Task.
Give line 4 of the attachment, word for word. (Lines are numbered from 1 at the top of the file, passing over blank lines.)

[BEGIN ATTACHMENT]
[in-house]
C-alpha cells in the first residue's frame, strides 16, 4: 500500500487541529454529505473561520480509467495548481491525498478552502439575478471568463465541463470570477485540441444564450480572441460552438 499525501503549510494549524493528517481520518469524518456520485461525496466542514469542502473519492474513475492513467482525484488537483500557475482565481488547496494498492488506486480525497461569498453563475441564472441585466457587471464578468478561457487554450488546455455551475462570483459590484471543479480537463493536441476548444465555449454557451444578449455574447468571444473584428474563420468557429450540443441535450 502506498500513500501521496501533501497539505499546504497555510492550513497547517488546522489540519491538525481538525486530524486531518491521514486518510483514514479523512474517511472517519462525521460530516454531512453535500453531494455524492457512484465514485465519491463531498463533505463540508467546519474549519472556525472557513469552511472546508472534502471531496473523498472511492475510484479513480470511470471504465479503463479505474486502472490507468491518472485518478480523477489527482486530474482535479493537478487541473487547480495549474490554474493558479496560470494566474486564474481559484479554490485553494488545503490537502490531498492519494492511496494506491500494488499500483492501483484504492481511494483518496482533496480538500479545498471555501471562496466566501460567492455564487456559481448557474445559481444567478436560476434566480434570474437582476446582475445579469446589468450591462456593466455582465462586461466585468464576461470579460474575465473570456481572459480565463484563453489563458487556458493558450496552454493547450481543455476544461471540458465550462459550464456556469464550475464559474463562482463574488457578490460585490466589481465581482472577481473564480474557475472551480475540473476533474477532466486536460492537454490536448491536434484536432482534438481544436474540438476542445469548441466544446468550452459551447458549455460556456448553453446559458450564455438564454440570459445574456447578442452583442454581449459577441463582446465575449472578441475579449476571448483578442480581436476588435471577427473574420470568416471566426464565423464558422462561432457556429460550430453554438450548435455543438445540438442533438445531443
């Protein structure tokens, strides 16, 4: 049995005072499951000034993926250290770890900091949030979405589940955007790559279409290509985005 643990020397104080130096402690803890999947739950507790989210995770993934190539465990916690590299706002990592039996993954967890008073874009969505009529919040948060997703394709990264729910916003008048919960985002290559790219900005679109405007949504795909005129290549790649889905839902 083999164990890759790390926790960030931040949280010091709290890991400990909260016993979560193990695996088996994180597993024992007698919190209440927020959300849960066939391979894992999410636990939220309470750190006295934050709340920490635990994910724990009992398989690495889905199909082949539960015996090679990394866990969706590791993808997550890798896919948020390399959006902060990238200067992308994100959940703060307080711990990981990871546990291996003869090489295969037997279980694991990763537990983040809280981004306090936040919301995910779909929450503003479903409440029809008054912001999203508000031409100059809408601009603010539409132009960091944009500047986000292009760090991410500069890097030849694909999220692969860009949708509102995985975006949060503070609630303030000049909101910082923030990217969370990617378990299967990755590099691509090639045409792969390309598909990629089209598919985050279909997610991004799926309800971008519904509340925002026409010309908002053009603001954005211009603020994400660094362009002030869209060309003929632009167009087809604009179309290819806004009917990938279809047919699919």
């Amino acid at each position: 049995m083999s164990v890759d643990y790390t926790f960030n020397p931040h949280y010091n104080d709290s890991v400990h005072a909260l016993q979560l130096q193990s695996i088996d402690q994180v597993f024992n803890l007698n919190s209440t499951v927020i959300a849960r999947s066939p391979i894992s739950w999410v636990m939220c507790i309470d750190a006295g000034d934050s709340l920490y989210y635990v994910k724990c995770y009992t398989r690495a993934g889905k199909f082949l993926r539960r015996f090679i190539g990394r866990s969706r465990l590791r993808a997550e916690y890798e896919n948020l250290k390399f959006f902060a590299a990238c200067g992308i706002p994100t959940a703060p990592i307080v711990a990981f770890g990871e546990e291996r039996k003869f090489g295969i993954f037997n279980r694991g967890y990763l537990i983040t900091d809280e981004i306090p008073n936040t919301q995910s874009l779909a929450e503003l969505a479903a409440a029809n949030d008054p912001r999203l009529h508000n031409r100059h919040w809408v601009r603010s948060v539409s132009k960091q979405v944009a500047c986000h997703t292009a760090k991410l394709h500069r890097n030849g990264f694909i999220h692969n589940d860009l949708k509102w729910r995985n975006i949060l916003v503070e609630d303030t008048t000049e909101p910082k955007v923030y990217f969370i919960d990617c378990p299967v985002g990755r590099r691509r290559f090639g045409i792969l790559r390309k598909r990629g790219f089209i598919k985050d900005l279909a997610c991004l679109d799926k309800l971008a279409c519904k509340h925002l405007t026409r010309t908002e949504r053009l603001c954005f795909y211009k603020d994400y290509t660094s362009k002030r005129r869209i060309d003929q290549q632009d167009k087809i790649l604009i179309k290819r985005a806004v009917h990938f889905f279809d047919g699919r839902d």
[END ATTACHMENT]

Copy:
């Amino acid at each position: 049995m083999s164990v890759d643990y790390t926790f960030n020397p931040h949280y010091n104080d709290s890991v400990h005072a909260l016993q979560l130096q193990s695996i088996d402690q994180v597993f024992n803890l007698n919190s209440t499951v927020i959300a849960r999947s066939p391979i894992s739950w999410v636990m939220c507790i309470d750190a006295g000034d934050s709340l920490y989210y635990v994910k724990c995770y009992t398989r690495a993934g889905k199909f082949l993926r539960r015996f090679i190539g990394r866990s969706r465990l590791r993808a997550e916690y890798e896919n948020l250290k390399f959006f902060a590299a990238c200067g992308i706002p994100t959940a703060p990592i307080v711990a990981f770890g990871e546990e291996r039996k003869f090489g295969i993954f037997n279980r694991g967890y990763l537990i983040t900091d809280e981004i306090p008073n936040t919301q995910s874009l779909a929450e503003l969505a479903a409440a029809n949030d008054p912001r999203l009529h508000n031409r100059h919040w809408v601009r603010s948060v539409s132009k960091q979405v944009a500047c986000h997703t292009a760090k991410l394709h500069r890097n030849g990264f694909i999220h692969n589940d860009l949708k509102w729910r995985n975006i949060l916003v503070e609630d303030t008048t000049e909101p910082k955007v923030y990217f969370i919960d990617c378990p299967v985002g990755r590099r691509r290559f090639g045409i792969l790559r390309k598909r990629g790219f089209i598919k985050d900005l279909a997610c991004l679109d799926k309800l971008a279409c519904k509340h925002l405007t026409r010309t908002e949504r053009l603001c954005f795909y211009k603020d994400y290509t660094s362009k002030r005129r869209i060309d003929q290549q632009d167009k087809i790649l604009i179309k290819r985005a806004v009917h990938f889905f279809d047919g699919r839902d």